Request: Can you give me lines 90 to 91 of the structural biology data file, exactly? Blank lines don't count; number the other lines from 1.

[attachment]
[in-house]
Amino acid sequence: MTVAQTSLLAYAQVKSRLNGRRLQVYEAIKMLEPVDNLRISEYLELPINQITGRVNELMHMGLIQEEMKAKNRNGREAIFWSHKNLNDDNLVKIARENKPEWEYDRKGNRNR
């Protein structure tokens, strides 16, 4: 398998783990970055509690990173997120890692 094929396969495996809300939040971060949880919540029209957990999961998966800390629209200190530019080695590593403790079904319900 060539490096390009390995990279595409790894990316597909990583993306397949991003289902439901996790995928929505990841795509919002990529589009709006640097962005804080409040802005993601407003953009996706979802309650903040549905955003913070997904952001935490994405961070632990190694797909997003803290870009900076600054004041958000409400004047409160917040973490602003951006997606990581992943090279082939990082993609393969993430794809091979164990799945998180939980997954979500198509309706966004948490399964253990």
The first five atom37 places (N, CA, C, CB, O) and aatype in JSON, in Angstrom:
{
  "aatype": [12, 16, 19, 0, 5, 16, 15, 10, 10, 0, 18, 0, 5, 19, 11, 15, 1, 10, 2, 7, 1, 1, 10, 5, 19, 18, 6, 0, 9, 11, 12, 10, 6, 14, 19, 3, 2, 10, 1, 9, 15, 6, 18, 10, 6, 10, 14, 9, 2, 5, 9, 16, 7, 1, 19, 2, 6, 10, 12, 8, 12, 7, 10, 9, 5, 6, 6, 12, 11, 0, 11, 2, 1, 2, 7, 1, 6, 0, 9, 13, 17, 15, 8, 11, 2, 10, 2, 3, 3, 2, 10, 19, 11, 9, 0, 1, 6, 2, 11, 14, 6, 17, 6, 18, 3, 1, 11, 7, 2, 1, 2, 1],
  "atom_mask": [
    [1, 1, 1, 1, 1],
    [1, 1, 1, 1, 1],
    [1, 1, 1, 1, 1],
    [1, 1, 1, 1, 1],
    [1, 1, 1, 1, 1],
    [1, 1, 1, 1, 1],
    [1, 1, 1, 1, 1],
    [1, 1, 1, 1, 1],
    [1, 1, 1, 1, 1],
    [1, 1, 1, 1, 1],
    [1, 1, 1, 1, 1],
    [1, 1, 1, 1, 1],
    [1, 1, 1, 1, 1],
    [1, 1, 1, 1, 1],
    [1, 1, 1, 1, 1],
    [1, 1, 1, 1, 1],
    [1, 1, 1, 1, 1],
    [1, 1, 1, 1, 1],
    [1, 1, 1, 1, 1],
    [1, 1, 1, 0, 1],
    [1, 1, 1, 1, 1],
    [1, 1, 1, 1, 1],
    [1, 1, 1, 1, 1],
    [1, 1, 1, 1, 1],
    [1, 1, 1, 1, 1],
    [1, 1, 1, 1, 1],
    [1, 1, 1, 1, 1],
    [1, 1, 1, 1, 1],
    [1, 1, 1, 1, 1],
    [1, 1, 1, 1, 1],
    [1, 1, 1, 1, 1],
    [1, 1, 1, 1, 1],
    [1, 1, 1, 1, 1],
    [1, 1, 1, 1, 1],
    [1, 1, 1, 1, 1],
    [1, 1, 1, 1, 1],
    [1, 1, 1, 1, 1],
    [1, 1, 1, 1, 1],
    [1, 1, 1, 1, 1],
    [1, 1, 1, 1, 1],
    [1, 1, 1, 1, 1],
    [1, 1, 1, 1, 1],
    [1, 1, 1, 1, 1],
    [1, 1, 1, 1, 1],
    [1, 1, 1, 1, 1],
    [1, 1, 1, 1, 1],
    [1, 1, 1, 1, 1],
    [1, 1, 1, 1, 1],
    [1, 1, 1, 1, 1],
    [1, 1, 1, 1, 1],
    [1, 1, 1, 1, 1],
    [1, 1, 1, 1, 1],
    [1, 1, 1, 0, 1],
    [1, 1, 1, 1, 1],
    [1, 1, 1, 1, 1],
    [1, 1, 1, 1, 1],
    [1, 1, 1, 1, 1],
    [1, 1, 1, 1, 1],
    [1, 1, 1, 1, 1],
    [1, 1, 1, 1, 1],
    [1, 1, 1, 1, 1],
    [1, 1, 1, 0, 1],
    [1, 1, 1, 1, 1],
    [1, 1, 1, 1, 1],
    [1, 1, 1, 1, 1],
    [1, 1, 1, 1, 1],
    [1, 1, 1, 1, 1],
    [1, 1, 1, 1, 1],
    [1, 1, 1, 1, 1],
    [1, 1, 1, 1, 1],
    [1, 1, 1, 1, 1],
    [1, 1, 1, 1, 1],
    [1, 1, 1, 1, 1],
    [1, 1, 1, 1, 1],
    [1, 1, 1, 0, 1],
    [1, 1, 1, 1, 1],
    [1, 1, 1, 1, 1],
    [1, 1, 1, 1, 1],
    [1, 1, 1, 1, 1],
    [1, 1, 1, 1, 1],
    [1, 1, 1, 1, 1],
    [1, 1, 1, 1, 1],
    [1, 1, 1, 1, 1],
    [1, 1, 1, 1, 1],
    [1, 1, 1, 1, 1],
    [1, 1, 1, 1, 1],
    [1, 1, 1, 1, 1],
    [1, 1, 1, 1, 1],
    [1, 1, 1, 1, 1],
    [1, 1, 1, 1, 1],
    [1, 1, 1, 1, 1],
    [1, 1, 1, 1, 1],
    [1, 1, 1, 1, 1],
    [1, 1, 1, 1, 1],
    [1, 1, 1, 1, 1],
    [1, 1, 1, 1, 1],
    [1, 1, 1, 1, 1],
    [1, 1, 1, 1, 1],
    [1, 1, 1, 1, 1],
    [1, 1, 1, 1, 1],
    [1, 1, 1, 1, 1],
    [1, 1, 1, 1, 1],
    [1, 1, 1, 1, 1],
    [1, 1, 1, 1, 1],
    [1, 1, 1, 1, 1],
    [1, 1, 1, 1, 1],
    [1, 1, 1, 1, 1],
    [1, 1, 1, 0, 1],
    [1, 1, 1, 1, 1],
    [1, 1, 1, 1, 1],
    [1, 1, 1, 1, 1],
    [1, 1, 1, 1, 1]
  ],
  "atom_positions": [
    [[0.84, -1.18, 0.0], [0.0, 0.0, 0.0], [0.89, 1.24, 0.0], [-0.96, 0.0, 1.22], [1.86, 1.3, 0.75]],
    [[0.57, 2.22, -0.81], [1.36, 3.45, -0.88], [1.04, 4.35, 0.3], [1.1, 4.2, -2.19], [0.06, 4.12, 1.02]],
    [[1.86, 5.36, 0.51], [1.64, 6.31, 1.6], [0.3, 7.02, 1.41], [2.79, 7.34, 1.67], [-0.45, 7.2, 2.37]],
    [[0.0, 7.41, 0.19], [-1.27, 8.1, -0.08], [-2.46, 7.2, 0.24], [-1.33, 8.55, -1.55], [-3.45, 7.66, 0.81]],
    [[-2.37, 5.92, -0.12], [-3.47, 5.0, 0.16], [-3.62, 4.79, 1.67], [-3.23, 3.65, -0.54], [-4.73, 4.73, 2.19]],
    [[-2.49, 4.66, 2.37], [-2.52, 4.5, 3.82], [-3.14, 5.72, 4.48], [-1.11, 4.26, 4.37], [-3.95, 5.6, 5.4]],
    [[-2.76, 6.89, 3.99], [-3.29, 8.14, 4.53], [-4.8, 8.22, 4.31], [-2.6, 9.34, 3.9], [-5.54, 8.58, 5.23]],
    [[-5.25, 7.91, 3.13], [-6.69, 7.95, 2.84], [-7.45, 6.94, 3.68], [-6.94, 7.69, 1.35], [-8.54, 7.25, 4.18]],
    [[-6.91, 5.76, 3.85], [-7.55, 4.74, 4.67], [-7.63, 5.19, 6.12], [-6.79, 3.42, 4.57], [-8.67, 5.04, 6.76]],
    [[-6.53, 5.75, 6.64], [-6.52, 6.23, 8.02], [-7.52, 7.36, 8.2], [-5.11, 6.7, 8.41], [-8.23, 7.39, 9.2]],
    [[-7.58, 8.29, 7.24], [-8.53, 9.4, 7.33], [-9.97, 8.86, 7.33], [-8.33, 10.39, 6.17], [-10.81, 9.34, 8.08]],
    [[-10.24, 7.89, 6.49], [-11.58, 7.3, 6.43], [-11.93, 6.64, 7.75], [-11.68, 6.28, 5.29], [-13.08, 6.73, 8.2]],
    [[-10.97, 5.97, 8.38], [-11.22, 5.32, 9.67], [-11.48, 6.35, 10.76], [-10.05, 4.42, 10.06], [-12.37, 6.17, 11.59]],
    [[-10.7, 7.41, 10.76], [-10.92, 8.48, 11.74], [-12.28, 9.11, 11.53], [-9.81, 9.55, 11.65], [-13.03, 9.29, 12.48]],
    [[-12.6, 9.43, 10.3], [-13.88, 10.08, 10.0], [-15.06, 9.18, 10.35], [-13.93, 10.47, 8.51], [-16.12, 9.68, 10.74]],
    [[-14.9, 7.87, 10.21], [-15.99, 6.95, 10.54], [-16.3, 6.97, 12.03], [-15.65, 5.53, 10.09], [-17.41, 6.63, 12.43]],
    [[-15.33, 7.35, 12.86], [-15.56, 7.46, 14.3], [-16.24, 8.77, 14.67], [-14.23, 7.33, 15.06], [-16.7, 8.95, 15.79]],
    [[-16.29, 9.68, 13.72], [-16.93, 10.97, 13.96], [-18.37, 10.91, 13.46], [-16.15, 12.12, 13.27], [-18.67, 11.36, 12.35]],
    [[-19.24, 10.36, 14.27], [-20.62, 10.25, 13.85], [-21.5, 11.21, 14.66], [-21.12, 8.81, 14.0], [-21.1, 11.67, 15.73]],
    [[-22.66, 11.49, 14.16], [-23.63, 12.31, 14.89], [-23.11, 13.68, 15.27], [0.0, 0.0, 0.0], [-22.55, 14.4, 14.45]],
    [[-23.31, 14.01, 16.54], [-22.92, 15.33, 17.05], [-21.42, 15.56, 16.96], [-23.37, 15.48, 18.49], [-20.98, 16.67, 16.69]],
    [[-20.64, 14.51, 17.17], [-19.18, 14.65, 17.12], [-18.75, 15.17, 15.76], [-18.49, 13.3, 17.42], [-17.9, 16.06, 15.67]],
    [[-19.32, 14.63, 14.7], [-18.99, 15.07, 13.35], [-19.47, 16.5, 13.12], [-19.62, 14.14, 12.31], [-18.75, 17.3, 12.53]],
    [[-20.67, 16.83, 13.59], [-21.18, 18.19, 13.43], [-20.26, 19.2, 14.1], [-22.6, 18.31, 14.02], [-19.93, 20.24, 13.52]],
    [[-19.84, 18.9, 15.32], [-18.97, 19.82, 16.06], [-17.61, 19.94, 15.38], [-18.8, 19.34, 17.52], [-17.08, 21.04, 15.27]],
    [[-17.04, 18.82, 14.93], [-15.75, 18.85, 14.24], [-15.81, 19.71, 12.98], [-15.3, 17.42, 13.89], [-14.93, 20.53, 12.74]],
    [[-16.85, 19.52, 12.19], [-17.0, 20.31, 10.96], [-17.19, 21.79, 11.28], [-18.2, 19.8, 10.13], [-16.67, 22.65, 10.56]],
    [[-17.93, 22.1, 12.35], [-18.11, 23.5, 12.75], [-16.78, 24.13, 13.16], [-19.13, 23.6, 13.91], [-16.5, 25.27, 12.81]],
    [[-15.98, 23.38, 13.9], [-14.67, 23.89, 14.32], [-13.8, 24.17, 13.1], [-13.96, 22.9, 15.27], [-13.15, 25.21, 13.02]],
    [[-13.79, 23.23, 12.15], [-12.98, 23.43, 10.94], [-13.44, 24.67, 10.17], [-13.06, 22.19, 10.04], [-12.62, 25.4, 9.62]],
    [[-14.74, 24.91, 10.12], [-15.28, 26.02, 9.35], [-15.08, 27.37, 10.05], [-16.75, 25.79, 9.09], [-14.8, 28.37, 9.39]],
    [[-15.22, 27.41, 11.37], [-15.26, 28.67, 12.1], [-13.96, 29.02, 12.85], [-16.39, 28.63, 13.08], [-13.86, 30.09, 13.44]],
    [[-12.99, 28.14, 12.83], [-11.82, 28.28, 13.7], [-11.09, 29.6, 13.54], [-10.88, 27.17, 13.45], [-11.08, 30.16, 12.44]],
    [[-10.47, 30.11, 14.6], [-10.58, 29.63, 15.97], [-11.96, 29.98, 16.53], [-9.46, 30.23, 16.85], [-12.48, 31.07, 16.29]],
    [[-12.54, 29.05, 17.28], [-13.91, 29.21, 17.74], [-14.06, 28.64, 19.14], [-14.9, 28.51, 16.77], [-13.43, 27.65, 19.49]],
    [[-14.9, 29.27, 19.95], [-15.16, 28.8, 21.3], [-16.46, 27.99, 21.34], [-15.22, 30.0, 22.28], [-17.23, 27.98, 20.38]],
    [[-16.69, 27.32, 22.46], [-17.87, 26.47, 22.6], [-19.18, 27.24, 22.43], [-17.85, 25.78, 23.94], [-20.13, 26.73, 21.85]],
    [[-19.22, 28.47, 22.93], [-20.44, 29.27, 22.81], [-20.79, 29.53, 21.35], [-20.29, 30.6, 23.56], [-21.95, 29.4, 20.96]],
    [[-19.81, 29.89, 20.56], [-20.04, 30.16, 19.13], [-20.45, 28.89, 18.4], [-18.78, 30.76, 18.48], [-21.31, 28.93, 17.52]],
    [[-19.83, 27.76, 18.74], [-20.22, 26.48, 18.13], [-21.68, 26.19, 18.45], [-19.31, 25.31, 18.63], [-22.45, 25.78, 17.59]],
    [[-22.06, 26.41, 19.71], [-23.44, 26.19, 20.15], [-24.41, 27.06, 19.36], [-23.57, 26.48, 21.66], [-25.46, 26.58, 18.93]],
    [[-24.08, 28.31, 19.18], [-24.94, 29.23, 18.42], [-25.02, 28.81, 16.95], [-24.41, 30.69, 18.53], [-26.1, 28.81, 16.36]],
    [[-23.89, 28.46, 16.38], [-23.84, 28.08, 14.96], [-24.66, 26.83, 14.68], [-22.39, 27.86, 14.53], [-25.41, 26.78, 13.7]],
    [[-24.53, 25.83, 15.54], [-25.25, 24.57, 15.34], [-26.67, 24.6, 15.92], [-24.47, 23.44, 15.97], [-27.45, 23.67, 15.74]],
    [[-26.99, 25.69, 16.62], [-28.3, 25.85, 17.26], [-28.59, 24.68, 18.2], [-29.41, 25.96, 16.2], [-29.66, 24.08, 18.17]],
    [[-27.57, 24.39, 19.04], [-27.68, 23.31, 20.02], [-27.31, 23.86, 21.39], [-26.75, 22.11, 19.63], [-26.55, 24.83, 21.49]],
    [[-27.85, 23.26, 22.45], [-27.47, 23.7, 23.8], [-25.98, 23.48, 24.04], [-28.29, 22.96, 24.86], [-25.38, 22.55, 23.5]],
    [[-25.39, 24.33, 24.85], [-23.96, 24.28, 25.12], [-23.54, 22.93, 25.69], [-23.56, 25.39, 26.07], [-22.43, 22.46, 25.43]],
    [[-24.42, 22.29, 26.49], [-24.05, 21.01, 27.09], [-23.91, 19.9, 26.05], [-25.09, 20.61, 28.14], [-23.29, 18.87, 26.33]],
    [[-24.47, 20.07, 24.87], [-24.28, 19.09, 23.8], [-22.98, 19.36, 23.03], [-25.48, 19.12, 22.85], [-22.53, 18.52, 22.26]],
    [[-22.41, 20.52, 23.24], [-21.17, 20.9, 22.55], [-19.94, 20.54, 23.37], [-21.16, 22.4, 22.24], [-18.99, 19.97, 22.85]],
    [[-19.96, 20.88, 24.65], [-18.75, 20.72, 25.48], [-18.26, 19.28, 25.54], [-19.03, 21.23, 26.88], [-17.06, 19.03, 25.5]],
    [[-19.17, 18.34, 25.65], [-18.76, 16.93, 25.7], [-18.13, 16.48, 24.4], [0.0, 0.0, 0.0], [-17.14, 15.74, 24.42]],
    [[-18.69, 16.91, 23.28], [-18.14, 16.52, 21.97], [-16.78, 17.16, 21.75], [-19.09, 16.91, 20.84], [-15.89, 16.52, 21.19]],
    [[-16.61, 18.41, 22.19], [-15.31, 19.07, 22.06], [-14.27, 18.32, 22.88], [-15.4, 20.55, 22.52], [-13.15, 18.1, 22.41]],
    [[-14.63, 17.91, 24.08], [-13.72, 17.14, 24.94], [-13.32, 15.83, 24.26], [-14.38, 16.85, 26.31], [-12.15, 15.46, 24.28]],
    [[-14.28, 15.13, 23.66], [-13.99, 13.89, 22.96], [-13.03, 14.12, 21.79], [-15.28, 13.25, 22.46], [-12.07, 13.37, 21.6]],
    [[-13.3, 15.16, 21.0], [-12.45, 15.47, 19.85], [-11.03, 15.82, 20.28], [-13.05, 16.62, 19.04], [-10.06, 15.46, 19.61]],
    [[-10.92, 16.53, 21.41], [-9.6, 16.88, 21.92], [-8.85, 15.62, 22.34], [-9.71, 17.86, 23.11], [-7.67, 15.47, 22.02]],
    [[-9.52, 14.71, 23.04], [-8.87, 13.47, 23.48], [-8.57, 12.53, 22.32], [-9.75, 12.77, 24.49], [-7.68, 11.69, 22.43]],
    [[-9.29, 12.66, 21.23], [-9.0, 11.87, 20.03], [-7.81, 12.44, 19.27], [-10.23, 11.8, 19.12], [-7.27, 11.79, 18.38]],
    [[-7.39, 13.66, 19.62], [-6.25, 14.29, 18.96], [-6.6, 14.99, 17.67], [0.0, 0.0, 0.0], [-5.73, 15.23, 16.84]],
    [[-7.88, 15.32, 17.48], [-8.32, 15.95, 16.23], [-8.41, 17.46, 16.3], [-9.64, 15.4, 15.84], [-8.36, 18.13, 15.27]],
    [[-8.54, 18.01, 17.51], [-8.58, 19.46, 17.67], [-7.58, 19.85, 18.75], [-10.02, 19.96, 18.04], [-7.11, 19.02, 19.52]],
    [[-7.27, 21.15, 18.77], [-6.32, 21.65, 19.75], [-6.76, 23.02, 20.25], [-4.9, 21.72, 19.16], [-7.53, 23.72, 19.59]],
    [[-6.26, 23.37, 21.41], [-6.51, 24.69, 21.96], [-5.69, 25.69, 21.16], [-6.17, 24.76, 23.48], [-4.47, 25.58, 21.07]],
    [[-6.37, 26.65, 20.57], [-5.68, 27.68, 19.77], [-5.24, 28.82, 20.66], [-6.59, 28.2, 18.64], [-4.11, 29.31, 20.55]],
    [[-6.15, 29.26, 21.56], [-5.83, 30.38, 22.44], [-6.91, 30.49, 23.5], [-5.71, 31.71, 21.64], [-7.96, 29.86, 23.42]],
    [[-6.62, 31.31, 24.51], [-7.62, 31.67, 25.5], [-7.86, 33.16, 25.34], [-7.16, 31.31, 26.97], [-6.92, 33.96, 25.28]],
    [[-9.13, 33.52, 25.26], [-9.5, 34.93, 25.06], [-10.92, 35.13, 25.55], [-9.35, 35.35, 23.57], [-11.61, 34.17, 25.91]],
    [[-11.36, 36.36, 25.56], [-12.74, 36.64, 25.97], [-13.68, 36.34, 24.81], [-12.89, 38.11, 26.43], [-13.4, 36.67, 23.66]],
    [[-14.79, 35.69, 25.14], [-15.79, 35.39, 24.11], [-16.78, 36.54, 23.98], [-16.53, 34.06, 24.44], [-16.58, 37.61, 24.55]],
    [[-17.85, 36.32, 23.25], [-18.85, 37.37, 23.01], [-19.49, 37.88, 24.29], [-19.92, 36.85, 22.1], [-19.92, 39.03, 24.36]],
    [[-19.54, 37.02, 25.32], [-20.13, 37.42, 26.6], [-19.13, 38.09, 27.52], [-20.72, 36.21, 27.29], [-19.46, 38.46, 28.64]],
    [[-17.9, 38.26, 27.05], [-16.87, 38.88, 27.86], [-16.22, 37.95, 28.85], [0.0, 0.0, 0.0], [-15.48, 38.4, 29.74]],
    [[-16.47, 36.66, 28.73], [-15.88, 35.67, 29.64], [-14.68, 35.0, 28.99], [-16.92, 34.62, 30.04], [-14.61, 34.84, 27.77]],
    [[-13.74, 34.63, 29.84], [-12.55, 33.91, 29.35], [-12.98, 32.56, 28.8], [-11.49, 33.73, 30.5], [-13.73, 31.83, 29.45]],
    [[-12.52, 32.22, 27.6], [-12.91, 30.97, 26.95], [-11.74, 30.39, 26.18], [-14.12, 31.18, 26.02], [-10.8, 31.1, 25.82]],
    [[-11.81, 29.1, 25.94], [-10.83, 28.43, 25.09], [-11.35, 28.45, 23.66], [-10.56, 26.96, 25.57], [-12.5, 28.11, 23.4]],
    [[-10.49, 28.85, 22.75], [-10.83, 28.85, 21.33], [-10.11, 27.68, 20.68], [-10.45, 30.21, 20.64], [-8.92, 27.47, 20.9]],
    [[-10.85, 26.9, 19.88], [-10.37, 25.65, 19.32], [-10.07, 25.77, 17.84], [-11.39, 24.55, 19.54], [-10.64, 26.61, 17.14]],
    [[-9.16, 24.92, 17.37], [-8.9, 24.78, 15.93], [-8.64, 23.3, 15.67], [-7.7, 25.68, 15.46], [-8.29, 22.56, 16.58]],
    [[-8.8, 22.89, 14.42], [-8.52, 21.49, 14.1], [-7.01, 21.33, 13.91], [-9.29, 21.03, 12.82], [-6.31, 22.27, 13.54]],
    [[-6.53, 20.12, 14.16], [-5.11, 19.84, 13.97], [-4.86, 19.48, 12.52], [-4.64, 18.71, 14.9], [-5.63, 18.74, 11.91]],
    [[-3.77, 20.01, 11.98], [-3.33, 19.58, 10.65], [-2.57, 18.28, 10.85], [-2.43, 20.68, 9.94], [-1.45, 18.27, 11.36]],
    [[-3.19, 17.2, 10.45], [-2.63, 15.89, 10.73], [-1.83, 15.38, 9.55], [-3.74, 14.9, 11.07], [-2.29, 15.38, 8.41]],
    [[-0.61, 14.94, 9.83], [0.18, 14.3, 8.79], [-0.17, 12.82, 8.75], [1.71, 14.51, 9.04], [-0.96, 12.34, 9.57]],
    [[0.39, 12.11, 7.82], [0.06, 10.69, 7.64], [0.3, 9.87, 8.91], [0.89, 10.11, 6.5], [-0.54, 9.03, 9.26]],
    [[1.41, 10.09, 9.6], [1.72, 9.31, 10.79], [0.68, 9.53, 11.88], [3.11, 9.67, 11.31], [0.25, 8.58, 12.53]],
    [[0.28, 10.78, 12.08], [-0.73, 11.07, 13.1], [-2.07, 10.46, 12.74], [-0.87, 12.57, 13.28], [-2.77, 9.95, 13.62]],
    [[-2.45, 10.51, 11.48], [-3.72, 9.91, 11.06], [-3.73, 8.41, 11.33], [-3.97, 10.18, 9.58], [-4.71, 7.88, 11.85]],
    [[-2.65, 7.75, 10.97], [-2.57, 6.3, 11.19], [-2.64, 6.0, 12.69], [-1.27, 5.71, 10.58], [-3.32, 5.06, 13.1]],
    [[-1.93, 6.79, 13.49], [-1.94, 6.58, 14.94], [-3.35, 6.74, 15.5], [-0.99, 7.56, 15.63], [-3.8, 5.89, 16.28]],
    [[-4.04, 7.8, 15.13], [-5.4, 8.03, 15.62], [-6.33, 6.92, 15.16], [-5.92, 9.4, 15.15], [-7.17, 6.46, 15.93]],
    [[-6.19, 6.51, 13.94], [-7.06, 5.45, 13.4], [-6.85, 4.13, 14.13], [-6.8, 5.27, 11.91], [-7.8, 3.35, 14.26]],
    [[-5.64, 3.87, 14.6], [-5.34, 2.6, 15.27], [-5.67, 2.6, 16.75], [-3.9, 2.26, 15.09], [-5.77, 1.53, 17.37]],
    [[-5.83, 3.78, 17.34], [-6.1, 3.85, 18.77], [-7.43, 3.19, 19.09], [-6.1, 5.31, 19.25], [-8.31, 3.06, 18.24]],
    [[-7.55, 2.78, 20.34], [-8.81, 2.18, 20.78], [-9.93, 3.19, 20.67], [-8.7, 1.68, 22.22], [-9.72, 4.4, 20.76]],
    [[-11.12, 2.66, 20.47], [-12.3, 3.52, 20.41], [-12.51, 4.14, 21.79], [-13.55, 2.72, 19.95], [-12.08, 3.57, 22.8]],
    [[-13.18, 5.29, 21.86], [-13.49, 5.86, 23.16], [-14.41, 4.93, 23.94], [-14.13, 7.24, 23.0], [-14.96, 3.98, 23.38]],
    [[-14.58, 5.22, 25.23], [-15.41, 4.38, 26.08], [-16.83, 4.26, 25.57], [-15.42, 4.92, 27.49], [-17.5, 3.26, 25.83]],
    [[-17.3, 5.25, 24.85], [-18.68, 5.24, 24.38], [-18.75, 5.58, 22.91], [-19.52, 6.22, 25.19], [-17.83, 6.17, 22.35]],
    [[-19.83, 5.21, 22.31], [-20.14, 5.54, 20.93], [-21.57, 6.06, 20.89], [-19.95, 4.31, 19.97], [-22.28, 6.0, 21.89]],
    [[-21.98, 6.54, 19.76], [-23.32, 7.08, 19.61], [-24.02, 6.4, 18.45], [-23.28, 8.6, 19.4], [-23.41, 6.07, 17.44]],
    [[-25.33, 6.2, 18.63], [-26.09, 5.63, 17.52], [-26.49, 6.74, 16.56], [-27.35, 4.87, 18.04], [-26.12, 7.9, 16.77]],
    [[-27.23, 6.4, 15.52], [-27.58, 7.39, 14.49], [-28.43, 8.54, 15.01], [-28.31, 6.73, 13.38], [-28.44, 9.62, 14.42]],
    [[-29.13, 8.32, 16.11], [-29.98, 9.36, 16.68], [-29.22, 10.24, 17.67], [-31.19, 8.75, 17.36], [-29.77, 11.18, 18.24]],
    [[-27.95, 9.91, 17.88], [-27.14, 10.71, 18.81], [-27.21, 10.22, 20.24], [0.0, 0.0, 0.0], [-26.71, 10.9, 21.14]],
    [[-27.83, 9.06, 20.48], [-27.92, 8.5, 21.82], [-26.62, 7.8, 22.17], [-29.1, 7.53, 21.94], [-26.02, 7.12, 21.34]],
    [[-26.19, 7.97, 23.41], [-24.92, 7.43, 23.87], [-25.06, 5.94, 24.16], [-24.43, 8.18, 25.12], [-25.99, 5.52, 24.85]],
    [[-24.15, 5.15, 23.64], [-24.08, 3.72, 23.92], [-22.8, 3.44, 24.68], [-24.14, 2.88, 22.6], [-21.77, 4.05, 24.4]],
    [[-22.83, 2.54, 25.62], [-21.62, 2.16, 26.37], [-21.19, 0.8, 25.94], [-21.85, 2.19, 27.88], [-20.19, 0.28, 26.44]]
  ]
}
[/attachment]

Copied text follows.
    [1, 1, 1, 1, 1],
    [1, 1, 1, 1, 1],